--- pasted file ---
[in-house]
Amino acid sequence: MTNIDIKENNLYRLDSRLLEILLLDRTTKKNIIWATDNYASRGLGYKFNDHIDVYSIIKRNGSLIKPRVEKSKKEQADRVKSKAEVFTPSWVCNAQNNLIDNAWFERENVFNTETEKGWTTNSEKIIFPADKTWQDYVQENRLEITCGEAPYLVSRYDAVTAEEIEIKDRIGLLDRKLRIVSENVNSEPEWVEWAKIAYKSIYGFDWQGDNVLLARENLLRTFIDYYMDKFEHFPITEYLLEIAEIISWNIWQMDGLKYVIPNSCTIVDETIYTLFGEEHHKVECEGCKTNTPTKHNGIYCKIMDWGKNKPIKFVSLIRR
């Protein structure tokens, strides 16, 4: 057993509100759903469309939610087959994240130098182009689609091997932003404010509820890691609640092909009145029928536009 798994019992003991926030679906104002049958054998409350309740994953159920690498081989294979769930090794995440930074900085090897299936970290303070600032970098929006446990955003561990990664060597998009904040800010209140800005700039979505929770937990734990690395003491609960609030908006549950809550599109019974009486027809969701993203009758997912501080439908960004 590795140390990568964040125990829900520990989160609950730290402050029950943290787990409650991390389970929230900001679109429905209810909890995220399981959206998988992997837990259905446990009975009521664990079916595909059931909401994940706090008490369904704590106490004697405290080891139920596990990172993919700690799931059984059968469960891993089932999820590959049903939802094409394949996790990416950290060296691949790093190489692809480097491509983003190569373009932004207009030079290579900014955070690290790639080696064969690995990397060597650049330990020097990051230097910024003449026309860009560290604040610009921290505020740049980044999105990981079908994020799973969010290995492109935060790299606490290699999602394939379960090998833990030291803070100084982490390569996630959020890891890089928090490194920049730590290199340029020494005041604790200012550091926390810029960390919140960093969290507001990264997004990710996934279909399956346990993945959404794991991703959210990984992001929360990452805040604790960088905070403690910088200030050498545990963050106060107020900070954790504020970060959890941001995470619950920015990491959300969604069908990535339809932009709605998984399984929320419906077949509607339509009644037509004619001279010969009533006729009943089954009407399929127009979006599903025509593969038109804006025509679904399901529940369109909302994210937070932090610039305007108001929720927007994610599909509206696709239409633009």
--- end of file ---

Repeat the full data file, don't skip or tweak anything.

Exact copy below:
[in-house]
Amino acid sequence: MTNIDIKENNLYRLDSRLLEILLLDRTTKKNIIWATDNYASRGLGYKFNDHIDVYSIIKRNGSLIKPRVEKSKKEQADRVKSKAEVFTPSWVCNAQNNLIDNAWFERENVFNTETEKGWTTNSEKIIFPADKTWQDYVQENRLEITCGEAPYLVSRYDAVTAEEIEIKDRIGLLDRKLRIVSENVNSEPEWVEWAKIAYKSIYGFDWQGDNVLLARENLLRTFIDYYMDKFEHFPITEYLLEIAEIISWNIWQMDGLKYVIPNSCTIVDETIYTLFGEEHHKVECEGCKTNTPTKHNGIYCKIMDWGKNKPIKFVSLIRR
């Protein structure tokens, strides 16, 4: 057993509100759903469309939610087959994240130098182009689609091997932003404010509820890691609640092909009145029928536009 798994019992003991926030679906104002049958054998409350309740994953159920690498081989294979769930090794995440930074900085090897299936970290303070600032970098929006446990955003561990990664060597998009904040800010209140800005700039979505929770937990734990690395003491609960609030908006549950809550599109019974009486027809969701993203009758997912501080439908960004 590795140390990568964040125990829900520990989160609950730290402050029950943290787990409650991390389970929230900001679109429905209810909890995220399981959206998988992997837990259905446990009975009521664990079916595909059931909401994940706090008490369904704590106490004697405290080891139920596990990172993919700690799931059984059968469960891993089932999820590959049903939802094409394949996790990416950290060296691949790093190489692809480097491509983003190569373009932004207009030079290579900014955070690290790639080696064969690995990397060597650049330990020097990051230097910024003449026309860009560290604040610009921290505020740049980044999105990981079908994020799973969010290995492109935060790299606490290699999602394939379960090998833990030291803070100084982490390569996630959020890891890089928090490194920049730590290199340029020494005041604790200012550091926390810029960390919140960093969290507001990264997004990710996934279909399956346990993945959404794991991703959210990984992001929360990452805040604790960088905070403690910088200030050498545990963050106060107020900070954790504020970060959890941001995470619950920015990491959300969604069908990535339809932009709605998984399984929320419906077949509607339509009644037509004619001279010969009533006729009943089954009407399929127009979006599903025509593969038109804006025509679904399901529940369109909302994210937070932090610039305007108001929720927007994610599909509206696709239409633009």